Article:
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Still Life‘s setting

When Jen described her idea for Detectives around the World, I was really excited. First, of course, because I love mysteries. But in the last few years I’ve really come to love books with a strong sense of place, regardless of the genre. Those books where the setting is so relevant that it’s basically a separate character? Yeah, I *love* those. So an idea that combined mysteries with a look at settings was right up my alley.

But when it came time for me to focus and write this post about the setting of Still Life by Louise Penny [link to my review], I’ve had a difficult time knowing what to write about.

I thought about writing this post strictly about each of these individually, at at least one point:

• Penny definitely used cozy food and beverages — from Thanksgiving dinners to the bistro — to help set the scene.

• All the talk about the weather (next storm coming in, cold front, hunting season) reminded me of rural small-towns I’ve lived in.

These are both valid, even important aspects of Still Life‘s setting. And I adored how Penny implemented these aspects to draw Three Pines. But these mostly, I think, define Three Pines as merely a rural small town. That’s part of it, but Penny gives us more.

• Penny’s use of language (particularly the smattering of French words thrown in) to bring us down to earth in Quebec, Canada.

I’m a lover of words. As part of that passion, I love languages. It always thrills me to read a book that has bits of another language here and there. And this book is no exception to that.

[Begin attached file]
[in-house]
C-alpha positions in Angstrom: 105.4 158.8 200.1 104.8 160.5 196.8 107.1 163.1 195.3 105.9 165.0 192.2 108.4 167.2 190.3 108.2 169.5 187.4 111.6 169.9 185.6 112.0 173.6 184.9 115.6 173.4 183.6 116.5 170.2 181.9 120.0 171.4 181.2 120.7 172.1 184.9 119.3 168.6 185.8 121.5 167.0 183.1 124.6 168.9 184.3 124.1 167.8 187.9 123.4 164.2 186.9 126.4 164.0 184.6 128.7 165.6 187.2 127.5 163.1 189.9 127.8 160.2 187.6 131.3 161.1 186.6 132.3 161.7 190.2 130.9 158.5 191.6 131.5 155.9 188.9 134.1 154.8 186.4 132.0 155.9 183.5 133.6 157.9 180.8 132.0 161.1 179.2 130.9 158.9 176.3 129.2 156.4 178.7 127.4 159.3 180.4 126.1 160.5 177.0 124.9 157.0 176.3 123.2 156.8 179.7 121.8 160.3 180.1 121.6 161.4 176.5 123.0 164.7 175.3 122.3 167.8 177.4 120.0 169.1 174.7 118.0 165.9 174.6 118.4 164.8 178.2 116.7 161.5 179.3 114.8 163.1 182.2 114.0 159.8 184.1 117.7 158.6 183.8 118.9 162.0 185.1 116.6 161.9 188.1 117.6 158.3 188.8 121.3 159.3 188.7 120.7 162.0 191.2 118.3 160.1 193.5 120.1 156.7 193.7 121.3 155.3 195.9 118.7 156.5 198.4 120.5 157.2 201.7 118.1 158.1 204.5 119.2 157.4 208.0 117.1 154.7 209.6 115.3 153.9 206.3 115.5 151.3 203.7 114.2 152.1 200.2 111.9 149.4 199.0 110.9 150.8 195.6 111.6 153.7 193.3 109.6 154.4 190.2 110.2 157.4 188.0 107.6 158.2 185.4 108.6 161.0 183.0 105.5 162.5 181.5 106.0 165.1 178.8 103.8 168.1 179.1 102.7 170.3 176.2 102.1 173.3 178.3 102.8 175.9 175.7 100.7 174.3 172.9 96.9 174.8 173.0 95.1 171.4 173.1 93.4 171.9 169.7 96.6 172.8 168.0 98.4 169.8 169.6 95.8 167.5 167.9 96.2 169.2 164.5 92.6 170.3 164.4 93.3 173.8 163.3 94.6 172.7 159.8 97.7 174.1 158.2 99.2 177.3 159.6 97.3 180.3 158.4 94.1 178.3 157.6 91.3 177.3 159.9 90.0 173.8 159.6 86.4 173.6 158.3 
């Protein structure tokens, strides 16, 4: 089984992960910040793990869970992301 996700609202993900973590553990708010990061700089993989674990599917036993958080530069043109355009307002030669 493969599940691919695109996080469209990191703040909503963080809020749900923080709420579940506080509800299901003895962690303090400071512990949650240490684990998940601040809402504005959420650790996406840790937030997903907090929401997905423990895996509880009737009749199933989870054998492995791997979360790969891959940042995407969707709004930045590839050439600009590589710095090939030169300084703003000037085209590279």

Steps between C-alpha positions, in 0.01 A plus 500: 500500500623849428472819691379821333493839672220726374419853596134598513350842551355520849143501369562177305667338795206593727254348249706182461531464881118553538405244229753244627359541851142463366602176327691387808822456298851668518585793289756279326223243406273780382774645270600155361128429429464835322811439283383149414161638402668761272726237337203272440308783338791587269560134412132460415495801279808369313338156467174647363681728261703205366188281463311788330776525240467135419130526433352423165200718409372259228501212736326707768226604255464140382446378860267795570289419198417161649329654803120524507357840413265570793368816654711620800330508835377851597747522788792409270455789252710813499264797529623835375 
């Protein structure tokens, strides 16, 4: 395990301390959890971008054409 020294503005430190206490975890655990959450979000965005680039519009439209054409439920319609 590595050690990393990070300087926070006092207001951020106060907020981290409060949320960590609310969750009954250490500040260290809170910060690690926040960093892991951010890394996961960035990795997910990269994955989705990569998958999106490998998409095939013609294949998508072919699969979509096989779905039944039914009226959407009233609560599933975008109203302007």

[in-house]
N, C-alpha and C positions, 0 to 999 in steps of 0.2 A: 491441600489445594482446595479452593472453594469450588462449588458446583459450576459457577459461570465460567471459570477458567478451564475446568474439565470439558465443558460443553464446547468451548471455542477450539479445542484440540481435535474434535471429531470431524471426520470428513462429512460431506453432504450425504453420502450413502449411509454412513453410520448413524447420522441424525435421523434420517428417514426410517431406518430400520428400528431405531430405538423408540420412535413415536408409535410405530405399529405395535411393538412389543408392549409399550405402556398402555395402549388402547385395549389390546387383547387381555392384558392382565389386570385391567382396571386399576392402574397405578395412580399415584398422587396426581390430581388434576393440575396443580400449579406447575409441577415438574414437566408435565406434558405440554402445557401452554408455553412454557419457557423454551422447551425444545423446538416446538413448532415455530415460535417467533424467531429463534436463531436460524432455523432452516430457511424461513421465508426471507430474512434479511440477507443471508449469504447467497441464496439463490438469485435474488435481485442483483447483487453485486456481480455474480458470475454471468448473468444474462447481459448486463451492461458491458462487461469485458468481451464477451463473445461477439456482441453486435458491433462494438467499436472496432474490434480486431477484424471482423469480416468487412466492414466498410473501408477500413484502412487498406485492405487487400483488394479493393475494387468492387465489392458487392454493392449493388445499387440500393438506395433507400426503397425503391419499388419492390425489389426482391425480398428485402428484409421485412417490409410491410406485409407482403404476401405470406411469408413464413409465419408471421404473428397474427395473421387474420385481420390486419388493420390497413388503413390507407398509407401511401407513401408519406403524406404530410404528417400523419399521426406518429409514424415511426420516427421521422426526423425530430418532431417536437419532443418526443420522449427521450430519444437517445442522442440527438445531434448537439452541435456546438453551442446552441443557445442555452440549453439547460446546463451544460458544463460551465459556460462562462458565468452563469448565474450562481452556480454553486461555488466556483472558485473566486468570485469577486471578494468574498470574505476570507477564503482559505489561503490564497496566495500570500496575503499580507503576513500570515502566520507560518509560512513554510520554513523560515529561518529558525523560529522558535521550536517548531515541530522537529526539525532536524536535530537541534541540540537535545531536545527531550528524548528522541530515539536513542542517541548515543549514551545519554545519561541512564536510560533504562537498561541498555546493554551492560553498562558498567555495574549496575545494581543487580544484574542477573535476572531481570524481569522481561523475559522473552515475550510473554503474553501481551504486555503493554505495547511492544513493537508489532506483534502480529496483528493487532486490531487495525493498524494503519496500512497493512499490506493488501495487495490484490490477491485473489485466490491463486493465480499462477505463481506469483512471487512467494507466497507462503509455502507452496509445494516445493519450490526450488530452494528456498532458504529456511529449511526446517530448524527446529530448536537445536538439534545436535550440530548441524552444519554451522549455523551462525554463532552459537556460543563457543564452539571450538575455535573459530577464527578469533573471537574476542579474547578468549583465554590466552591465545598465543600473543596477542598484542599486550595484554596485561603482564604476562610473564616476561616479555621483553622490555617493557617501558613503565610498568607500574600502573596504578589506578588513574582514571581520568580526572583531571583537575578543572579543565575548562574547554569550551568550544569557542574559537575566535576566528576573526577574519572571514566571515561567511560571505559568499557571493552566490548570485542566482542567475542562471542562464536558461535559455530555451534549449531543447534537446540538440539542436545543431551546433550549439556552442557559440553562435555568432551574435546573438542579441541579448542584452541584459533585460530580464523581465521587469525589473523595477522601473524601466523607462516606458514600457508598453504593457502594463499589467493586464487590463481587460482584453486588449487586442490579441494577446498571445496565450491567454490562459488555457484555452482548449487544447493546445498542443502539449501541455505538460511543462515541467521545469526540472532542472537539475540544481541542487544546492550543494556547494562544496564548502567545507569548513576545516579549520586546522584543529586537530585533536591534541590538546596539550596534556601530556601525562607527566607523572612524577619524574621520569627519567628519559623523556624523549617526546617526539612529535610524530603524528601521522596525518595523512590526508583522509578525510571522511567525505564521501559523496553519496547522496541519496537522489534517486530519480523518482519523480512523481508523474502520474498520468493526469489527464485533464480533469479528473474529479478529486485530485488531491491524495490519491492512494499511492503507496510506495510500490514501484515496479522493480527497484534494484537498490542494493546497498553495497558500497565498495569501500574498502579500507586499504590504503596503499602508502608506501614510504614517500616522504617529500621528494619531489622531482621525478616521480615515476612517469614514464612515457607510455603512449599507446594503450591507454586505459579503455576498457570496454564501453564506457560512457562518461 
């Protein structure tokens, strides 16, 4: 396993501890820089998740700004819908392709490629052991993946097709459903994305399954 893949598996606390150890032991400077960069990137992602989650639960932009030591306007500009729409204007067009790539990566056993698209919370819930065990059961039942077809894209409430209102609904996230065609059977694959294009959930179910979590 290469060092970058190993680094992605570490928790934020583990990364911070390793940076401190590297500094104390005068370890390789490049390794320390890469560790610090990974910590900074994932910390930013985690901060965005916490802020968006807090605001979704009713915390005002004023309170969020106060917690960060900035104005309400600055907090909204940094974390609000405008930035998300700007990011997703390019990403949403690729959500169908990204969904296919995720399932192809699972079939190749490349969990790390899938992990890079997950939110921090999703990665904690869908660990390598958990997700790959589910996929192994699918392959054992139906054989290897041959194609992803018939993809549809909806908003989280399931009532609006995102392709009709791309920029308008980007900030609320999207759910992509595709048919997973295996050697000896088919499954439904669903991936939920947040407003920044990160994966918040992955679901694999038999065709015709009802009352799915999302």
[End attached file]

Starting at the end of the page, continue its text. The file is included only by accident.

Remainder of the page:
Now, not being fluent in French (or any language other than English, I’m ashamed to say), I mostly rely on the context to help me understand what’s going on, so I don’t have to run for Google Translate mid-sentence. But even if I can’t figure out each word, I love having those words there. I think for a book set in Quebec, this was an important thing for Penny to do, and I think she did it well.


Still Life by Louise Penny

Still Life: A Mystery by Louise Penny (St. Martin’s, 2005), 320 pages

In the quiet burg of Three Pines, vandalism is pretty much as exciting as it gets. Selections have also been made for the next juried art show, but that’s about it. And then an old lady is found dead.

Still Life is the first book in a series; the sixth, Bury Your Dead, is due out in September 2010.

Chief Inspector Armand Gamache is pretty much the quintessential detective. I love how he teaches and trains, empowers. I adore his relationship with his wife (he tells her everything). I also love that he listens and observes, and how Penny portrays that. And I love that he’s flawed — he makes mistakes.

Other than practically falling in love with Gamache, I also love the other people we meet in this book, in particular the population of Three Pines (Clara and Peter, to mention two). I didn’t feel nearly as connected with Gamache’s staff — his trainee Agent Yvette Nichol in particular was annoying, but then, I think she was to the characters, too.

I also loved the place of prominence given to the visual arts. And I enjoyed getting a glimpse into small-town Quebec.

I look forward to reading the rest of this series! I was glad for the excuse to begin a series I’d been wanting to read for quite some time.

About the author
Louise Penny lives outside a small village south of Montreal, quite close to the American border with her husband, Michael. Prior to becoming a novelist, she worked as a journalist and radio host with the Canadian Broadcasting Corporation, specializing in hard news and current affairs. Her blog is http://louisepenny.blogspot.com.

Other reviews
Devourer of Books
Page 247
Geranium Cat’s Bookshelf
Jen’s Book Thoughts
My Random Acts of Reading

Have you reviewed this book? Leave me a link and I’ll add it here.

I checked this book out from my local library.